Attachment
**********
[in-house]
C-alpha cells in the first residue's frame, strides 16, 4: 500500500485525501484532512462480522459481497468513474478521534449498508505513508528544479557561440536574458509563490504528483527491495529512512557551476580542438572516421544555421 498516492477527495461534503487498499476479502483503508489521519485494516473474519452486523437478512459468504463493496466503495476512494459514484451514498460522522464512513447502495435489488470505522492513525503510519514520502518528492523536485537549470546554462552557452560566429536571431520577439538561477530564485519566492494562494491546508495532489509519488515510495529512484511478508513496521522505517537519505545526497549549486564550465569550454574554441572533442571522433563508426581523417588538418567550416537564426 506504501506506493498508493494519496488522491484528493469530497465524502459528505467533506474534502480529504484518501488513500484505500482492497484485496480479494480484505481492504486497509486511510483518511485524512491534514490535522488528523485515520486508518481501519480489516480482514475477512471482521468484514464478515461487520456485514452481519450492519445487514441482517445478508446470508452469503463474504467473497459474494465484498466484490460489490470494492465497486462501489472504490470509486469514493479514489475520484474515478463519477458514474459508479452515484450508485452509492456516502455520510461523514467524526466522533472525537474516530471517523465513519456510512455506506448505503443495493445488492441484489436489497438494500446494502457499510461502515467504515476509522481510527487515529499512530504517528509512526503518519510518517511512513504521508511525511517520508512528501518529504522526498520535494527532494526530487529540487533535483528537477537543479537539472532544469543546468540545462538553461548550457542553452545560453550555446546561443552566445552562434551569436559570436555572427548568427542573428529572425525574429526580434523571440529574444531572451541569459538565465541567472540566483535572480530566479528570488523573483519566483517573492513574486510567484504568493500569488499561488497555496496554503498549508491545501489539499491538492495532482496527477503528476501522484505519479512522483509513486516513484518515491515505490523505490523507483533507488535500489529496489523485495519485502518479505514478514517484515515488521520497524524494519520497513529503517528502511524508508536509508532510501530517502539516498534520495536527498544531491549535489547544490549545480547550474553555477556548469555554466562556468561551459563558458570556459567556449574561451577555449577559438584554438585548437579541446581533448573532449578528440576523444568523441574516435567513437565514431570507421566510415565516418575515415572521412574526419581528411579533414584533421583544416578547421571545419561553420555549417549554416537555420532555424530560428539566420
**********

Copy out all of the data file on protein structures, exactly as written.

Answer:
[in-house]
C-alpha cells in the first residue's frame, strides 16, 4: 500500500485525501484532512462480522459481497468513474478521534449498508505513508528544479557561440536574458509563490504528483527491495529512512557551476580542438572516421544555421 498516492477527495461534503487498499476479502483503508489521519485494516473474519452486523437478512459468504463493496466503495476512494459514484451514498460522522464512513447502495435489488470505522492513525503510519514520502518528492523536485537549470546554462552557452560566429536571431520577439538561477530564485519566492494562494491546508495532489509519488515510495529512484511478508513496521522505517537519505545526497549549486564550465569550454574554441572533442571522433563508426581523417588538418567550416537564426 506504501506506493498508493494519496488522491484528493469530497465524502459528505467533506474534502480529504484518501488513500484505500482492497484485496480479494480484505481492504486497509486511510483518511485524512491534514490535522488528523485515520486508518481501519480489516480482514475477512471482521468484514464478515461487520456485514452481519450492519445487514441482517445478508446470508452469503463474504467473497459474494465484498466484490460489490470494492465497486462501489472504490470509486469514493479514489475520484474515478463519477458514474459508479452515484450508485452509492456516502455520510461523514467524526466522533472525537474516530471517523465513519456510512455506506448505503443495493445488492441484489436489497438494500446494502457499510461502515467504515476509522481510527487515529499512530504517528509512526503518519510518517511512513504521508511525511517520508512528501518529504522526498520535494527532494526530487529540487533535483528537477537543479537539472532544469543546468540545462538553461548550457542553452545560453550555446546561443552566445552562434551569436559570436555572427548568427542573428529572425525574429526580434523571440529574444531572451541569459538565465541567472540566483535572480530566479528570488523573483519566483517573492513574486510567484504568493500569488499561488497555496496554503498549508491545501489539499491538492495532482496527477503528476501522484505519479512522483509513486516513484518515491515505490523505490523507483533507488535500489529496489523485495519485502518479505514478514517484515515488521520497524524494519520497513529503517528502511524508508536509508532510501530517502539516498534520495536527498544531491549535489547544490549545480547550474553555477556548469555554466562556468561551459563558458570556459567556449574561451577555449577559438584554438585548437579541446581533448573532449578528440576523444568523441574516435567513437565514431570507421566510415565516418575515415572521412574526419581528411579533414584533421583544416578547421571545419561553420555549417549554416537555420532555424530560428539566420